John Templeton

This renowned tenor singer was acknowledged to be the greatest musical artist of his time. Born in Riccarton, Kilmarnock, in the year 1802, he was the youngest of three brothers, all of whom were richly endowed with musical gifts. James, the eldest, was a distinguished teacher of music in Edinburgh, and Robert, who came next, was one of a line of able Precentors, in the Laigh Kirk, Kilmarnock. It was greatly owing to his elder brothers' tuition and care that John got an opportunity to develop his talents.

When but a boy of 10 years, James took him to Edinburgh for this purpose. At the age of 12, he had progressed sufficiently to enable him to take part in his brother's concerts, which were then a feature of the musical life in the Capital. He appeared regularly at these concerts until he was 16 years of age. When just out of his teens he received an appointment as Precentor in the Church of the Revd. Dr. John Brown. As a teacher of singing at this time, he numbered many of the best families in Edinburgh among his pupils. Ambitious to rise in the profession he left the Capital for London, where he placed himself under the best masters. His subsequent career on the stage is fairly well known.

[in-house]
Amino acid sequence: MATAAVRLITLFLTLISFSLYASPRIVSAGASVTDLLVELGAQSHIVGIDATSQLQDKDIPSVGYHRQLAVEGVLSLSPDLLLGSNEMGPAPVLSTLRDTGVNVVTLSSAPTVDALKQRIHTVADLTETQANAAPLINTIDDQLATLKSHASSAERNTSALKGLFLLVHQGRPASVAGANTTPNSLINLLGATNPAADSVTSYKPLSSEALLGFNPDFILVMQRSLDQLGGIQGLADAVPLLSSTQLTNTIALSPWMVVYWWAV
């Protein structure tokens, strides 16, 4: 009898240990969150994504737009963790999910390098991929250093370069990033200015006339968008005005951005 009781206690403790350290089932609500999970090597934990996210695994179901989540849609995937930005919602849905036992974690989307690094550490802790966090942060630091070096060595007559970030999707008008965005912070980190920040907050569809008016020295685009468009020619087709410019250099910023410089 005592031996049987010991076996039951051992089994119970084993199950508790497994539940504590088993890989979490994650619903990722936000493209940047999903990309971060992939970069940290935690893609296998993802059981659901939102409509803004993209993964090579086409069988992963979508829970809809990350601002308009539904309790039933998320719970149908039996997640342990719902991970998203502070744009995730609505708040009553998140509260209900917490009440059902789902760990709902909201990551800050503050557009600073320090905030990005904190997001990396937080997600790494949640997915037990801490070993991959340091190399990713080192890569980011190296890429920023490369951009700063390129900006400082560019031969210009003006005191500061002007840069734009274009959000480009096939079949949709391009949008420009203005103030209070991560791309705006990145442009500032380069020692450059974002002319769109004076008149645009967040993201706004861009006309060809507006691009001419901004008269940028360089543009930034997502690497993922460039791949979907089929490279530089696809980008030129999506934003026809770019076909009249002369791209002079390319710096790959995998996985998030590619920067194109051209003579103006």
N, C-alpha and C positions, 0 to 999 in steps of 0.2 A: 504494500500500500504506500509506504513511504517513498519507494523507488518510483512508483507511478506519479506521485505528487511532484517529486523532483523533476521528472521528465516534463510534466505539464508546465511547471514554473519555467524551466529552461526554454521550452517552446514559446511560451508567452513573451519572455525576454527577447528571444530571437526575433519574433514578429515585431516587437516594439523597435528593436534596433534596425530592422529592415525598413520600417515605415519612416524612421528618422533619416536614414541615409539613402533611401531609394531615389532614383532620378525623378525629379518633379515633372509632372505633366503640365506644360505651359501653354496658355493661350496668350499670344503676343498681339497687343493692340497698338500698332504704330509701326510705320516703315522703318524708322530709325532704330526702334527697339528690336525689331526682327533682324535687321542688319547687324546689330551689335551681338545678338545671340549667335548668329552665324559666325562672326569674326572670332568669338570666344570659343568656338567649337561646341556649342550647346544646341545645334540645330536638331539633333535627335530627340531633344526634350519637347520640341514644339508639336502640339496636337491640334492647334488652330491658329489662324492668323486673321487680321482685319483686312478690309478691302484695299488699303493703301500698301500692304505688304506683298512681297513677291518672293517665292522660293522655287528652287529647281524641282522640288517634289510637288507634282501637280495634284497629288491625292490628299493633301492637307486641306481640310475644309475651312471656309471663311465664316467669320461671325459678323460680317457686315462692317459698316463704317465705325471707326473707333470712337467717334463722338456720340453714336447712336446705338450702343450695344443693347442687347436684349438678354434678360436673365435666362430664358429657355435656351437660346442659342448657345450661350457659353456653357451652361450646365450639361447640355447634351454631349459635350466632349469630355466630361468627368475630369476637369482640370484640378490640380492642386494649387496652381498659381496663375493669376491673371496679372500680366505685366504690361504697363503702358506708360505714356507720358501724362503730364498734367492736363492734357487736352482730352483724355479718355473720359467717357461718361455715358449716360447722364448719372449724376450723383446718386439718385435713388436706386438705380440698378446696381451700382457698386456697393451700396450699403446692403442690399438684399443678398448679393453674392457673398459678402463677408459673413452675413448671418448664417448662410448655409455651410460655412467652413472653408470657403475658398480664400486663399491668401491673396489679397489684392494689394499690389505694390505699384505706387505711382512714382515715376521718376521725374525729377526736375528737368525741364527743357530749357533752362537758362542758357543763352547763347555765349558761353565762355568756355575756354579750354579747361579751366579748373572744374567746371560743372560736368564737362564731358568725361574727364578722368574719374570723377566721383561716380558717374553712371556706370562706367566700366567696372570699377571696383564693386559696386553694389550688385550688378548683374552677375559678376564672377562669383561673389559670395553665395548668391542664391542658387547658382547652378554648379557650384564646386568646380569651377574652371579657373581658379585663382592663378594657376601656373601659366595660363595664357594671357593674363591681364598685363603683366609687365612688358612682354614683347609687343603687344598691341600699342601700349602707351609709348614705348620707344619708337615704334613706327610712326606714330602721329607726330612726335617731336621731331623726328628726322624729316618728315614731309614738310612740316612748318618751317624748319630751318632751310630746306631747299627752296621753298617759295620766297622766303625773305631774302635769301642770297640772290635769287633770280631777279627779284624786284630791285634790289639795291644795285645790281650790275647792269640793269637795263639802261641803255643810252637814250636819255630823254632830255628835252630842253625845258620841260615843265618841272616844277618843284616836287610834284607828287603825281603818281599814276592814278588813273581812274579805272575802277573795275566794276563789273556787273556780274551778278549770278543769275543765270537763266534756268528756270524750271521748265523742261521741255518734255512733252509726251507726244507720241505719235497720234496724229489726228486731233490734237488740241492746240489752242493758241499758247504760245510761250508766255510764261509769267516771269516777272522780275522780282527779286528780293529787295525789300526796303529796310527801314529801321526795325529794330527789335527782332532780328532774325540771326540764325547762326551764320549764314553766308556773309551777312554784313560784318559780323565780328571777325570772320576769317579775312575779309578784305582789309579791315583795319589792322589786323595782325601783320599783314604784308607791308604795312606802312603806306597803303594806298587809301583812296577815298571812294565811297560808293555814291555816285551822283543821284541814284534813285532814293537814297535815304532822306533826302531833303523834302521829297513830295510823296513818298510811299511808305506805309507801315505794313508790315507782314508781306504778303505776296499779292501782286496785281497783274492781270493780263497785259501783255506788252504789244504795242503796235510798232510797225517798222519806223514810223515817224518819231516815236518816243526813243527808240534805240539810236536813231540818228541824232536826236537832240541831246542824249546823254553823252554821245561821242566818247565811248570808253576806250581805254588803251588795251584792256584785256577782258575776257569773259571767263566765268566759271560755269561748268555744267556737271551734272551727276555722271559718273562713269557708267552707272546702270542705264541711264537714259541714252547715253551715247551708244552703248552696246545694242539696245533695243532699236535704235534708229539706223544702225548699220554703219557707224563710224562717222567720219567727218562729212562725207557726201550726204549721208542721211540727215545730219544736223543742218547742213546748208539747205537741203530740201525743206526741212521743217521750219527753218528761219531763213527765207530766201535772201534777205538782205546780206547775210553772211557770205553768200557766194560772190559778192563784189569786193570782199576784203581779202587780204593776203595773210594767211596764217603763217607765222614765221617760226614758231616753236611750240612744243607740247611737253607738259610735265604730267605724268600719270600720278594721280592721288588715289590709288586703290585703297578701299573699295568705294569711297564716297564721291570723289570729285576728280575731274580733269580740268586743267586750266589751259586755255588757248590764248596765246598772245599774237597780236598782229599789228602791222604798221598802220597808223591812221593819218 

It was more or less a series of personal triumphs. At the Drury Lane and Covent Garden Theatres he captivated the audiences and received the highest praise from the critics. Tom Cook called him "The tenor with the additional keys", and Brahms advised him if he had an eye to his pocket, to Italianize his name and call himself Templetoni. At the Covent Garden Theatre he undertook the prodigious task of memorising and mastering a mass of manuscript music within a week and taking the leading part in Mozart's "Don Giovanni", with unequivocal success. As Madame Malibran's tenor, Templeton earned high encomiums from that gifted lady who was known as "The Queen of Song". In 1842 he visited Paris and was gratified with the warm welcome he received and the evidence shown him that his fame was already established in that city. From 1843 to 1853 he toured the principal cities of Great Britain and America, delighting large audiences with the "Songs of the Homeland" and the story of their authors and composers. "Tally Ho", "Sally in our Alley", "The Bay of Biscay", and the Songs of Burns were his special favourites. He retired at the comparatively early age of 50, spending the remaining years of his life at New Hampton, Middlesex, where he was held in high esteem and respect by his neighbours. He died at the age of 84 and was buried there amid every manifestation of sorrow. Intimate acquaintances of John Templeton have described him as, "a fine specimen of a bygone generation, a through gentleman, and a true friend". A monument erected to his memory stands on Calton Hill, Edinburgh. 

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